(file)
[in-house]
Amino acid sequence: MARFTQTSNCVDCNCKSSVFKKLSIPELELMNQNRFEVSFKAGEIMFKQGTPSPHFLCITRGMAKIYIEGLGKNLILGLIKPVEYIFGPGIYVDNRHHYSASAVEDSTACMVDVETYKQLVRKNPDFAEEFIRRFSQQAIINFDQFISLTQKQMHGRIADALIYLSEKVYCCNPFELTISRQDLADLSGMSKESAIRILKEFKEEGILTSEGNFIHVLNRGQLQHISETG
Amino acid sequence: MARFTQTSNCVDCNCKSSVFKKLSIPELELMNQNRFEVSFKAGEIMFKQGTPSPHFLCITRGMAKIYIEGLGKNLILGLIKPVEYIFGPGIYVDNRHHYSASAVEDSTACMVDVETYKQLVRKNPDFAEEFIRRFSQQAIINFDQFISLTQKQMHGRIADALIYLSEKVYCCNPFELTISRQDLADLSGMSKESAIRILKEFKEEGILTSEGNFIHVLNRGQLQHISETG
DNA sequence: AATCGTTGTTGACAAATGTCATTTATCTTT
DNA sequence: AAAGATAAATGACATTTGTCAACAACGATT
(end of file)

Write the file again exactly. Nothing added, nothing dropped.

[in-house]
Amino acid sequence: MARFTQTSNCVDCNCKSSVFKKLSIPELELMNQNRFEVSFKAGEIMFKQGTPSPHFLCITRGMAKIYIEGLGKNLILGLIKPVEYIFGPGIYVDNRHHYSASAVEDSTACMVDVETYKQLVRKNPDFAEEFIRRFSQQAIINFDQFISLTQKQMHGRIADALIYLSEKVYCCNPFELTISRQDLADLSGMSKESAIRILKEFKEEGILTSEGNFIHVLNRGQLQHISETG
Amino acid sequence: MARFTQTSNCVDCNCKSSVFKKLSIPELELMNQNRFEVSFKAGEIMFKQGTPSPHFLCITRGMAKIYIEGLGKNLILGLIKPVEYIFGPGIYVDNRHHYSASAVEDSTACMVDVETYKQLVRKNPDFAEEFIRRFSQQAIINFDQFISLTQKQMHGRIADALIYLSEKVYCCNPFELTISRQDLADLSGMSKESAIRILKEFKEEGILTSEGNFIHVLNRGQLQHISETG
DNA sequence: AATCGTTGTTGACAAATGTCATTTATCTTT
DNA sequence: AAAGATAAATGACATTTGTCAACAACGATT